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> Where this thread seems to be headed is toward defining a standard userdata
> type "array".
>     a = array( 2, nil, "foo" )
>     #a -- yields 3
>     a:insert( "baz" )
>     a[ 4 ] -- yields "baz"
>     a:unpack() -- yields 2, nil, "foo", "baz"
>     for i, v in a:ipairs() do
>         print( i, v )
>     end
> [...]
> Of course, now we've moved from one table to three in order to represent an
> array and we've lost the simple uniformity of having only one data type. So,
> I'm not sure it's an improvement.

Another option is to implement tuples. We can implement them as C
functions with upvalues (PiL2, p. 257). With a few extra lines of code,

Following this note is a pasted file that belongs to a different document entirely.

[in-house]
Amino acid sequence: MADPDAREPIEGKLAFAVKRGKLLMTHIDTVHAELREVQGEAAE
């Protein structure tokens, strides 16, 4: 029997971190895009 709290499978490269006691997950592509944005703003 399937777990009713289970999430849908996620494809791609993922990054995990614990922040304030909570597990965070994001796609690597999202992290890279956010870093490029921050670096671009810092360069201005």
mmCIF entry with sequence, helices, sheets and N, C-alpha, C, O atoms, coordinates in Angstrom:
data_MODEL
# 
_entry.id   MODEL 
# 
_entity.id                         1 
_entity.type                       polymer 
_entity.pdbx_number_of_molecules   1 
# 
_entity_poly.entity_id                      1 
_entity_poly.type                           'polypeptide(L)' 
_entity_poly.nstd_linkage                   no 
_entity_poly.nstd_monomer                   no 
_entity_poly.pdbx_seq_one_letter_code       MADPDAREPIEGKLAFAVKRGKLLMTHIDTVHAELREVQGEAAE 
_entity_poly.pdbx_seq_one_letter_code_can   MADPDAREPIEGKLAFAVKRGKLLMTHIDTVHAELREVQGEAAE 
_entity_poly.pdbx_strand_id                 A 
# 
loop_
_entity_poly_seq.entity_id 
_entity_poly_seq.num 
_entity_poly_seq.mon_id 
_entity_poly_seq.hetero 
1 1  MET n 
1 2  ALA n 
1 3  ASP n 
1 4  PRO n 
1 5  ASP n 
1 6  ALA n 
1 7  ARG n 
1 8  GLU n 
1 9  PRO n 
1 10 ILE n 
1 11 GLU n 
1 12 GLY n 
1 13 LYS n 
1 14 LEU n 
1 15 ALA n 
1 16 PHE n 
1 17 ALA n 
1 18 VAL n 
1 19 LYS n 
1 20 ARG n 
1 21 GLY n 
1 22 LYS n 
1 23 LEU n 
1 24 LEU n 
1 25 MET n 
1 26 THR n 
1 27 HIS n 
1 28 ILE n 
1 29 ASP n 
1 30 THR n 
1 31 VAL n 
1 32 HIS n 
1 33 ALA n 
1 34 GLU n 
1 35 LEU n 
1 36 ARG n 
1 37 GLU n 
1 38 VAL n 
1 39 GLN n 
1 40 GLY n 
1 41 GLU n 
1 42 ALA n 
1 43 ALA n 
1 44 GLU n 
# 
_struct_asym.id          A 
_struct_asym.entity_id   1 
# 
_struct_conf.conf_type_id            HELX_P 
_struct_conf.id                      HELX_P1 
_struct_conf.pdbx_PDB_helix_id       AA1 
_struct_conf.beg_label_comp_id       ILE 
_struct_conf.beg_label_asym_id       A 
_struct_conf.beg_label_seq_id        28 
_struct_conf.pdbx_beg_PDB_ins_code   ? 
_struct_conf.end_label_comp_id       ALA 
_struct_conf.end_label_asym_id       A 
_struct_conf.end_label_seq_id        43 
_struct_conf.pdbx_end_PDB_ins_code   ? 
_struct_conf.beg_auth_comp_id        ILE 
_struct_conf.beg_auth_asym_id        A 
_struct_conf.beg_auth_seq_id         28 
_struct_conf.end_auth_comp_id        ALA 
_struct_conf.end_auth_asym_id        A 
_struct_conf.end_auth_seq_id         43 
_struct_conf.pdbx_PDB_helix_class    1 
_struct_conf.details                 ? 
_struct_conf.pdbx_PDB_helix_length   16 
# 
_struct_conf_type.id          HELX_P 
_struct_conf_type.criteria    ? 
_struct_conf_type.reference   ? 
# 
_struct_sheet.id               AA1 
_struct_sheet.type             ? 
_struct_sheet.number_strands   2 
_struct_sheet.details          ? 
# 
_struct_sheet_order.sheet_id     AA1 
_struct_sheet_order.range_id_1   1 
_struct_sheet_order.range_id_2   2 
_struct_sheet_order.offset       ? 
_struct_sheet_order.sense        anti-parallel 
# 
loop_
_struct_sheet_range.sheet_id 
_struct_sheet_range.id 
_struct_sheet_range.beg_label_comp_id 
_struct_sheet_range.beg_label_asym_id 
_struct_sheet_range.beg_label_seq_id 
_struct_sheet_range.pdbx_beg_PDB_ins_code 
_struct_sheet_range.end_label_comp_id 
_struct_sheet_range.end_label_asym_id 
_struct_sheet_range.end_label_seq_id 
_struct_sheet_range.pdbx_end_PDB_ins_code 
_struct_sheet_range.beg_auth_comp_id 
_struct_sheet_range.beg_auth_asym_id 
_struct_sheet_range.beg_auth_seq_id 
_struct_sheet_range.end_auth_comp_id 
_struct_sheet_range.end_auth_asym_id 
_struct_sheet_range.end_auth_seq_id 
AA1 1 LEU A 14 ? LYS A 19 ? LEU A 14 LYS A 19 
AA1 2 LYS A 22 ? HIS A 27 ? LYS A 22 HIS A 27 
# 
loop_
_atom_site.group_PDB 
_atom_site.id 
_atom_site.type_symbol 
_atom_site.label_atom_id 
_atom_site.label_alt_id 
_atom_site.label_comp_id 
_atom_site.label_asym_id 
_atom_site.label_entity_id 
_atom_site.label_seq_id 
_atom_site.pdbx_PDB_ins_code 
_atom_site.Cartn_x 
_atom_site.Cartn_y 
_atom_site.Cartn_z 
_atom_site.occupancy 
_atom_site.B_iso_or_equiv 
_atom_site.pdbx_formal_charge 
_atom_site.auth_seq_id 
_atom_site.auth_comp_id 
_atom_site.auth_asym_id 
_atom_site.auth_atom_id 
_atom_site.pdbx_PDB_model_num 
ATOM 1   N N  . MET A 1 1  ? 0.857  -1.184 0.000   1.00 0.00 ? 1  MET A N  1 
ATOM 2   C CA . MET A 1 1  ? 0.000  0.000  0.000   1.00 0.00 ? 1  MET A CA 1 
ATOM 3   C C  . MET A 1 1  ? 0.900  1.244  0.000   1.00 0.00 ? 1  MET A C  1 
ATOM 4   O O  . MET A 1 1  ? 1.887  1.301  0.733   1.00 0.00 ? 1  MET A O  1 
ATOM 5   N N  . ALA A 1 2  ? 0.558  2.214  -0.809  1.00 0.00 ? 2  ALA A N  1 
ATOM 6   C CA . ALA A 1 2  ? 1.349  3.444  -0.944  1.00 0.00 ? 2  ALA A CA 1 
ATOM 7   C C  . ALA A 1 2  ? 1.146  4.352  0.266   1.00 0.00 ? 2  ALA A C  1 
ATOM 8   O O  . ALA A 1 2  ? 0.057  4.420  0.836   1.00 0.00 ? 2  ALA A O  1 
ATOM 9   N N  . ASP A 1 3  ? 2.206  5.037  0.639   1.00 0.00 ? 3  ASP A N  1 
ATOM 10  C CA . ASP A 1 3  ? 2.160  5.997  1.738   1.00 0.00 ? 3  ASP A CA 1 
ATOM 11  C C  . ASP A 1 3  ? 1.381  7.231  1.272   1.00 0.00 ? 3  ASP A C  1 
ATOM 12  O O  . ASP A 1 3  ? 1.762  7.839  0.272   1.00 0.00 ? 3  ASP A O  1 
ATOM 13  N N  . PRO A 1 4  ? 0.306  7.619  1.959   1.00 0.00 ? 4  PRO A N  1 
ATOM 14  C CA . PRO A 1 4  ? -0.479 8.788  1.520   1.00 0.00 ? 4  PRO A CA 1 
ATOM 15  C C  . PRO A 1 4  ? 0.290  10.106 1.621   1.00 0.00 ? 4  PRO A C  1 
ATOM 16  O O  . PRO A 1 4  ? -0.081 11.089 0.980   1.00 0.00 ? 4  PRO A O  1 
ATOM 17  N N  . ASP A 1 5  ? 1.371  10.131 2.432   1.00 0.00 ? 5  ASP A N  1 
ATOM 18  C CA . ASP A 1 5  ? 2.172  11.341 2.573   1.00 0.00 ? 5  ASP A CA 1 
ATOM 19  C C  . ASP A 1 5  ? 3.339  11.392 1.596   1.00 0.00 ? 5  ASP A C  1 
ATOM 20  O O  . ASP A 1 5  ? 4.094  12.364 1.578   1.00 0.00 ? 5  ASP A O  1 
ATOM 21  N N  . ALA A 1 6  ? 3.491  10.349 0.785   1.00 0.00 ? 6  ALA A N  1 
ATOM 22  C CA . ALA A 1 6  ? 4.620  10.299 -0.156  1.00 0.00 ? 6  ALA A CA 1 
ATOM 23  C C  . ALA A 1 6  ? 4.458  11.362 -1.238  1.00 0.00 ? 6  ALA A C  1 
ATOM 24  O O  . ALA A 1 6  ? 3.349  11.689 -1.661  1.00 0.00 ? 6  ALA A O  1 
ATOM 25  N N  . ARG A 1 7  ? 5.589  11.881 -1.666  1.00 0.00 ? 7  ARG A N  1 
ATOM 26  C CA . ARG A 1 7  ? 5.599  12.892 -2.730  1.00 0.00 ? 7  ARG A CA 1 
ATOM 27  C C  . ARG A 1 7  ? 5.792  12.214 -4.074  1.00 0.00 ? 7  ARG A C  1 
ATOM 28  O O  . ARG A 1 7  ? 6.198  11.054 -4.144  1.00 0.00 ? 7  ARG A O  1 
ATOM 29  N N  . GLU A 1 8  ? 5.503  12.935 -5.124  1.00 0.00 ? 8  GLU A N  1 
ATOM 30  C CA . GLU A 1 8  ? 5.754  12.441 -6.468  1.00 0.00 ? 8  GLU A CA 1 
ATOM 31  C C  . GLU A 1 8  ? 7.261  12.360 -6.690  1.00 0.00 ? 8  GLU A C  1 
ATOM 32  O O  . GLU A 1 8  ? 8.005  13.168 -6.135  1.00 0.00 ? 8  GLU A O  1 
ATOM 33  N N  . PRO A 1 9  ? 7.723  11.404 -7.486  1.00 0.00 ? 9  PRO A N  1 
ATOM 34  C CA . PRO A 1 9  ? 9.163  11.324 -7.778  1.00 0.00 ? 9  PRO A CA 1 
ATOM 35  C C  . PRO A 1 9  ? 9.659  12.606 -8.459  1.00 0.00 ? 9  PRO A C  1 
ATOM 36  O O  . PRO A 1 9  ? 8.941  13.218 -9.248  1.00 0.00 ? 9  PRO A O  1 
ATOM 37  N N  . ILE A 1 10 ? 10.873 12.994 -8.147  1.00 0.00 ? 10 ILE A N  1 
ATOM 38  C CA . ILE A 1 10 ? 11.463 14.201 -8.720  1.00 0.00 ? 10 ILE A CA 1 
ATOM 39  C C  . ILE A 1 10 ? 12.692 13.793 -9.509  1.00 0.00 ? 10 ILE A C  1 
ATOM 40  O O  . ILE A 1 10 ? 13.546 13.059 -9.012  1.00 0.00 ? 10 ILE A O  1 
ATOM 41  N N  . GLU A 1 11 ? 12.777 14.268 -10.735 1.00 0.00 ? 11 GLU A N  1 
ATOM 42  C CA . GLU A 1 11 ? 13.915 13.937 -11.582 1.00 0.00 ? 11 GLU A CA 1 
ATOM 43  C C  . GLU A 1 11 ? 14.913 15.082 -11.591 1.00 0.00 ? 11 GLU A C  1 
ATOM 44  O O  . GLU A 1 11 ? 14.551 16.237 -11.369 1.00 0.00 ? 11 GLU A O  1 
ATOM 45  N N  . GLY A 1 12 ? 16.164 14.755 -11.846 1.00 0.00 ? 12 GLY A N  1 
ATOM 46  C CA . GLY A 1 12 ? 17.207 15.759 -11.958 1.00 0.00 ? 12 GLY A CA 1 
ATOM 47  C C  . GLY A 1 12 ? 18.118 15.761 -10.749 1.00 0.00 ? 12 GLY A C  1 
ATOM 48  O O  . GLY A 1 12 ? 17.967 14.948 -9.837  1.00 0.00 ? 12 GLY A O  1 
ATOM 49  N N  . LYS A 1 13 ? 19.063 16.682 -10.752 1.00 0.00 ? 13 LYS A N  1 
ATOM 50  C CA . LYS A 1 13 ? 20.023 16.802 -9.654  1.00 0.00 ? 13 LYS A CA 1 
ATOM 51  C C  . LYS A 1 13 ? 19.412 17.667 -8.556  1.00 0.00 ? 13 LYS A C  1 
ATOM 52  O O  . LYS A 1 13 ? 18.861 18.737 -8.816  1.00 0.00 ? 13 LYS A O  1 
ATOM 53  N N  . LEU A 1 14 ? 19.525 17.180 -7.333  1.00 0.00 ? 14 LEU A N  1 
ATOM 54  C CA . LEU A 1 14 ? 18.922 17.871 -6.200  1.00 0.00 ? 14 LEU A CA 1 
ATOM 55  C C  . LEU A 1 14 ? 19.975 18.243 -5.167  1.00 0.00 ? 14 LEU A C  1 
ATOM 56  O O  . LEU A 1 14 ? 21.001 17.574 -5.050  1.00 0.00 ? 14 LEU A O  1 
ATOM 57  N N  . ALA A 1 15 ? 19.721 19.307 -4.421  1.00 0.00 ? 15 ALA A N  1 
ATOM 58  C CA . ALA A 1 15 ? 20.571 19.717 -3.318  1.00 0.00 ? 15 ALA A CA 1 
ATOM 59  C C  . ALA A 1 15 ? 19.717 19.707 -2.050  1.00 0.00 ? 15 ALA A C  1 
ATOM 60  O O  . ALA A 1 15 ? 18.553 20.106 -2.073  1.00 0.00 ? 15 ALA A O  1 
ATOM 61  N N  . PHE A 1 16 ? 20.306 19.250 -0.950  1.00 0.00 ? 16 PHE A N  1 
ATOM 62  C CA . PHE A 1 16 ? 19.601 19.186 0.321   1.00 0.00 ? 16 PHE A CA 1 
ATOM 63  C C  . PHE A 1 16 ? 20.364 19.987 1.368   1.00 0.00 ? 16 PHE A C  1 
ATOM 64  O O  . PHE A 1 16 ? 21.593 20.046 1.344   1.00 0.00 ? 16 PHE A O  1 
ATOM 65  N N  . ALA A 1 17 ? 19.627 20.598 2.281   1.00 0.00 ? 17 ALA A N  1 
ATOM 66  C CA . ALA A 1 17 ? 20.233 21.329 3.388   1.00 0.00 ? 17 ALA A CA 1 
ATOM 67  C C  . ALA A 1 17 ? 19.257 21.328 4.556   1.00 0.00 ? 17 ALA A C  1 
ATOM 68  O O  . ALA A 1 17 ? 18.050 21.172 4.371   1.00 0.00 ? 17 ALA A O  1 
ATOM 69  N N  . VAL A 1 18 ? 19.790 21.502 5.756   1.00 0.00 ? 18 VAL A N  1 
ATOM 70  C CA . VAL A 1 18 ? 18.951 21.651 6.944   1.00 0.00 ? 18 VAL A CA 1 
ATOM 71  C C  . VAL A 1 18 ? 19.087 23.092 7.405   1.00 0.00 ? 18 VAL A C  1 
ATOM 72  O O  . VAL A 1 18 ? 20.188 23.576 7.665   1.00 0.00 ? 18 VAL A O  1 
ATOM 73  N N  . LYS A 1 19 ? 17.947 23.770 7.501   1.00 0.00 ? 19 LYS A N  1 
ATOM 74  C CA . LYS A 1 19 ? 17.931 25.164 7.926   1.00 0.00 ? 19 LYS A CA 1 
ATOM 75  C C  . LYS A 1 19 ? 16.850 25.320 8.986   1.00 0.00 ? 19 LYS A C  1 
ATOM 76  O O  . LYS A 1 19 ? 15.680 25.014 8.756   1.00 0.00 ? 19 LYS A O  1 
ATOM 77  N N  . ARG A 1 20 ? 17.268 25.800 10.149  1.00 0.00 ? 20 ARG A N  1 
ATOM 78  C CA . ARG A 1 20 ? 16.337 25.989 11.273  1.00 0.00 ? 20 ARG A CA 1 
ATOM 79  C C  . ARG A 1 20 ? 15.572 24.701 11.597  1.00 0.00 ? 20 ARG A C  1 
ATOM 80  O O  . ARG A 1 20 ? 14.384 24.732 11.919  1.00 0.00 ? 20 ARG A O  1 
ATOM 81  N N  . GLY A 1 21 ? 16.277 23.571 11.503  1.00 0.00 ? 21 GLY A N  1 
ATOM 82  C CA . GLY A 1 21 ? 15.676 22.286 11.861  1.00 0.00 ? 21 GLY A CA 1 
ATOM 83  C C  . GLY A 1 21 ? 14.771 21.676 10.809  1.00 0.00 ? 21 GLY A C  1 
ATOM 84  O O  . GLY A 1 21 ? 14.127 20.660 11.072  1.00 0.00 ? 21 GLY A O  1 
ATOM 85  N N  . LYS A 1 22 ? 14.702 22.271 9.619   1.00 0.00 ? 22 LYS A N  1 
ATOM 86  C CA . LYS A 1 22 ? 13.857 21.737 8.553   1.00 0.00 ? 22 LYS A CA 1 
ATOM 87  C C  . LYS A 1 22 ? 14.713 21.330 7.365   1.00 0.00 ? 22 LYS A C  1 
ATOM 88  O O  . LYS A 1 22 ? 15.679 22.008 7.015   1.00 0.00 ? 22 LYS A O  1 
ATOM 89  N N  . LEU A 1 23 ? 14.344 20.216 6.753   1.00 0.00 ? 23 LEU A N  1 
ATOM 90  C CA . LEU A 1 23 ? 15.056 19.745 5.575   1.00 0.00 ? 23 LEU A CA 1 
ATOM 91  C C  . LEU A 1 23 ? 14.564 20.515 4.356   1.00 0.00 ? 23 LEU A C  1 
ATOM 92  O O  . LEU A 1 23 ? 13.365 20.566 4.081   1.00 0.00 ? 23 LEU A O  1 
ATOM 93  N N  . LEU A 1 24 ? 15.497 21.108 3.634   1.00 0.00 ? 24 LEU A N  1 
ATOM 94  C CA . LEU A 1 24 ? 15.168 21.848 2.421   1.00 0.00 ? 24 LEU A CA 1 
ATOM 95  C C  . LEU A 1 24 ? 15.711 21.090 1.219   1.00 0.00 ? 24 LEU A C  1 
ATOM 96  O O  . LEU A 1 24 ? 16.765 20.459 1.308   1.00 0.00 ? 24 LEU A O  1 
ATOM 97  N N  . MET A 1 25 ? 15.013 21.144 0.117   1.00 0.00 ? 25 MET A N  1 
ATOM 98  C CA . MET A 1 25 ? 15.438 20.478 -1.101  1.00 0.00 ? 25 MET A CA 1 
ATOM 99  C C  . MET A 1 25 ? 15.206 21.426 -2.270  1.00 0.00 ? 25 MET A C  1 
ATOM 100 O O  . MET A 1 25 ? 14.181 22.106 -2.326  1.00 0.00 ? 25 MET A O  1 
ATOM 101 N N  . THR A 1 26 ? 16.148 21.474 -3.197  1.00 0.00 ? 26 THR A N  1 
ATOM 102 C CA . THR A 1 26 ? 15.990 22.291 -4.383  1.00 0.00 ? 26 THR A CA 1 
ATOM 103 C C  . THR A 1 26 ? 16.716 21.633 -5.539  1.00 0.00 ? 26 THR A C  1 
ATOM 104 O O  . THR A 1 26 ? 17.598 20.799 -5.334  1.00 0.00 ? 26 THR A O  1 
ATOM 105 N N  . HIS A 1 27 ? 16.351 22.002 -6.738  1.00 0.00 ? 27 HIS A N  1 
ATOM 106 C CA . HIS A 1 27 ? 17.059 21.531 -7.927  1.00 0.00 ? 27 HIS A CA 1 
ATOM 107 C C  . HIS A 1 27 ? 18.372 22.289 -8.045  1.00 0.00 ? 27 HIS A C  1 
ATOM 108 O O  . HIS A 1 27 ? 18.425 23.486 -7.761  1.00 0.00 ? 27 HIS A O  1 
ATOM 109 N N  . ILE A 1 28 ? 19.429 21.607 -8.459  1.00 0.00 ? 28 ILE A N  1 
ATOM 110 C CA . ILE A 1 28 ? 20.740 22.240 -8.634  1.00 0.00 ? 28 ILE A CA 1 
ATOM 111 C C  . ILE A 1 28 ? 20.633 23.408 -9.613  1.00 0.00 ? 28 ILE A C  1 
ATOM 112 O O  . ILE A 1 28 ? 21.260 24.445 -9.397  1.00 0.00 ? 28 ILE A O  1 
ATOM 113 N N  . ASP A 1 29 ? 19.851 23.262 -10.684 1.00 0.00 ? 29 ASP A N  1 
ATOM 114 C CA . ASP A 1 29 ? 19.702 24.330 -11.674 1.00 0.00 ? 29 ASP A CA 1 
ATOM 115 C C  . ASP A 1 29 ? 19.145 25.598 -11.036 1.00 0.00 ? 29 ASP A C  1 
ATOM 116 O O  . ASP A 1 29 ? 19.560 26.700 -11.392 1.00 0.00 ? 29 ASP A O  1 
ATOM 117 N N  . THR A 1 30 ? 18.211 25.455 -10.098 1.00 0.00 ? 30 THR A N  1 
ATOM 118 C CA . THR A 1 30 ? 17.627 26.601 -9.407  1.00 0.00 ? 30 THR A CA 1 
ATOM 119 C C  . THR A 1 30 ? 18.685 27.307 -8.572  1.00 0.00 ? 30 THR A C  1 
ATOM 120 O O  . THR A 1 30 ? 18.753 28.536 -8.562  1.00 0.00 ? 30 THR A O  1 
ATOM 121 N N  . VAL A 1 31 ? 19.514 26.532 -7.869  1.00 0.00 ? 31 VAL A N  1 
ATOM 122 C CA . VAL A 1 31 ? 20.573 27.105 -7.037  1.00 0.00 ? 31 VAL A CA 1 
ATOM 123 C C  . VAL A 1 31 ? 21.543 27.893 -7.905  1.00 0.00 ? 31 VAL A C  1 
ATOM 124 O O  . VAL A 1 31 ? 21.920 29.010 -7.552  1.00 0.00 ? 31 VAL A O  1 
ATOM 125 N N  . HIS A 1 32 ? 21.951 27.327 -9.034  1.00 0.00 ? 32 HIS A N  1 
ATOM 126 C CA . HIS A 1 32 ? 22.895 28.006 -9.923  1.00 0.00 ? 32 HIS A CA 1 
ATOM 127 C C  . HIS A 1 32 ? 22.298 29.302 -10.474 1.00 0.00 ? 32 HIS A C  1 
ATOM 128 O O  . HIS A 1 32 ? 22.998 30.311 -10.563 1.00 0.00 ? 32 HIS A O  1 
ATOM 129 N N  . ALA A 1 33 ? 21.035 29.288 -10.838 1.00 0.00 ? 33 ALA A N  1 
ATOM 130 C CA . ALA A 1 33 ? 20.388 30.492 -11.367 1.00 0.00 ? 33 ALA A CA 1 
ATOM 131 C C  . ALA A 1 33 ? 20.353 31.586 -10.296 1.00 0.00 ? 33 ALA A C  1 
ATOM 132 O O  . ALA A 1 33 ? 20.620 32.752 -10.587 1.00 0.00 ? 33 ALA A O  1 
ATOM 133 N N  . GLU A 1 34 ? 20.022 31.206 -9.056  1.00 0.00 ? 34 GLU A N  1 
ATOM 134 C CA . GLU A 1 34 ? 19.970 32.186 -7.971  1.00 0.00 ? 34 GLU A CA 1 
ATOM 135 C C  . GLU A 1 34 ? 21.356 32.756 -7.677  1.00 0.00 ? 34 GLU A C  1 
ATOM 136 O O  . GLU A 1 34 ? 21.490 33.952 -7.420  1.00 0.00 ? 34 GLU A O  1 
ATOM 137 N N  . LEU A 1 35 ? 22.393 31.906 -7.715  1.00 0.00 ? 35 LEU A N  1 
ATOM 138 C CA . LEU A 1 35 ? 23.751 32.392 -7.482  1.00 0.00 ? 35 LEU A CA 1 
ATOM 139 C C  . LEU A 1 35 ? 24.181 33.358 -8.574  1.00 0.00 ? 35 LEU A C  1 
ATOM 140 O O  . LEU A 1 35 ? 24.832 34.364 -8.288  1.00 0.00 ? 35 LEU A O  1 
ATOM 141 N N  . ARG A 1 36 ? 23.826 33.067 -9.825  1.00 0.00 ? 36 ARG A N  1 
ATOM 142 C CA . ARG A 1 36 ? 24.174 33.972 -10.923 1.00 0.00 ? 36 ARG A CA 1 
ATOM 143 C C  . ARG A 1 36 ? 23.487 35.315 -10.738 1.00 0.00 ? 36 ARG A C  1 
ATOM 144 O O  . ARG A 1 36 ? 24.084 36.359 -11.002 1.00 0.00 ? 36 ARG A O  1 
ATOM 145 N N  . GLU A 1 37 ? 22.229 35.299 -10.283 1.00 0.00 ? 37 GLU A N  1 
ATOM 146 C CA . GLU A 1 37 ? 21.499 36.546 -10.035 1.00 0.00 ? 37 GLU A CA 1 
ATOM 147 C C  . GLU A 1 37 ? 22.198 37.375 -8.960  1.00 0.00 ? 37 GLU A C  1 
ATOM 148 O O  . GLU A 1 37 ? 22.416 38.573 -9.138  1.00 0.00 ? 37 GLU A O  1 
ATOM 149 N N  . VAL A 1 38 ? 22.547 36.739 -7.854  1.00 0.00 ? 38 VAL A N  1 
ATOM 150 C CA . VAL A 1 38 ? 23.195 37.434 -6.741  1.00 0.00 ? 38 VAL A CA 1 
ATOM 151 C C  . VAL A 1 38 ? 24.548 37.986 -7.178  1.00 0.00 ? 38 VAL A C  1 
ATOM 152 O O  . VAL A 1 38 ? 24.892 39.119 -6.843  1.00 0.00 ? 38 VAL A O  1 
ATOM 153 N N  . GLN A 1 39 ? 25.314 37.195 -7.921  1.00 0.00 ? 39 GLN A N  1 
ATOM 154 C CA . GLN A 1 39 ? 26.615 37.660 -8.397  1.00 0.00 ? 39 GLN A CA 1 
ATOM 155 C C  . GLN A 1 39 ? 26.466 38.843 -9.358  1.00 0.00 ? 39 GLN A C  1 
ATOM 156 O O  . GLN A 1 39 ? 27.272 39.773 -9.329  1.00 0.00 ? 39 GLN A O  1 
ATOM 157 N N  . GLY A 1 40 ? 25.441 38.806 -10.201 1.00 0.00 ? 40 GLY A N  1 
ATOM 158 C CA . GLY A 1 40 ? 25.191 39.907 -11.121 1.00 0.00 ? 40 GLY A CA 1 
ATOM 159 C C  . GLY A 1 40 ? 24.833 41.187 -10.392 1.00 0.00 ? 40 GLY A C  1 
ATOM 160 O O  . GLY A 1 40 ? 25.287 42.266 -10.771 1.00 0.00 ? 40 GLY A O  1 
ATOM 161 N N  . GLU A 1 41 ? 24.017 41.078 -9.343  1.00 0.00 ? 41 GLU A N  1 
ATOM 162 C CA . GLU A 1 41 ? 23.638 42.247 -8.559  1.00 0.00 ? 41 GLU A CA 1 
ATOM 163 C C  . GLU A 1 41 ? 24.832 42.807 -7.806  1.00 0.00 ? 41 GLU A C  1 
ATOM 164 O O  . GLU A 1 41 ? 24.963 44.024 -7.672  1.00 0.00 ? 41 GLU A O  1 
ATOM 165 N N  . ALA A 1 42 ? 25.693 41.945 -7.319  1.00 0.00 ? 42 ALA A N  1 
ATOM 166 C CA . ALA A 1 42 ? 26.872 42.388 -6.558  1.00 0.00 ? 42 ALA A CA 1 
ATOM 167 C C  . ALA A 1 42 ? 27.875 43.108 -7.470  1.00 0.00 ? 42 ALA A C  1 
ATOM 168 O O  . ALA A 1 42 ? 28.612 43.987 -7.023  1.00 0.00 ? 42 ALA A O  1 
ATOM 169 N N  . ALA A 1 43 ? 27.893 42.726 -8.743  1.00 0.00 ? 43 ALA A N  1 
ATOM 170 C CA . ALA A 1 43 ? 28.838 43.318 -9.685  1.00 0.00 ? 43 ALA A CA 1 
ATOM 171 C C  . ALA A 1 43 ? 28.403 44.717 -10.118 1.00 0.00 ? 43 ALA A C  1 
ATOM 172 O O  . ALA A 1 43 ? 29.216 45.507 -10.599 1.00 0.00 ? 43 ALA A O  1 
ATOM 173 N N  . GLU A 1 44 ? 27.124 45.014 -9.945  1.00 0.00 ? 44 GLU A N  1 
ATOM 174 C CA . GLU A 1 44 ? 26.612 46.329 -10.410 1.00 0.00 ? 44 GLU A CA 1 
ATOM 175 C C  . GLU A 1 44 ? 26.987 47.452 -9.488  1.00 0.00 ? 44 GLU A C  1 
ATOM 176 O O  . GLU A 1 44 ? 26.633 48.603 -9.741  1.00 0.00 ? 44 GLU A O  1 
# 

we get the following:

  a = new.tuple(2, nil, "foo")
  #a   -- not available; perhaps a"#" ???
  a:insert("baz")   -- not available (tuples are immutable)
  a(3)    -- yields "foo"
  a()     -- yields 2, nil, "foo"
  for i, v in a do ...    -- or something like this...

The performance is quite good and we do not create a new data type. They
are immutable, which restricts their uses (this may be a good
thing). But they seem to cover the basic problem here, which seems to be
the capture of multiple argments and multiple returns (or, as Diego put
it, '{...}' and '{f()}').

-- Roberto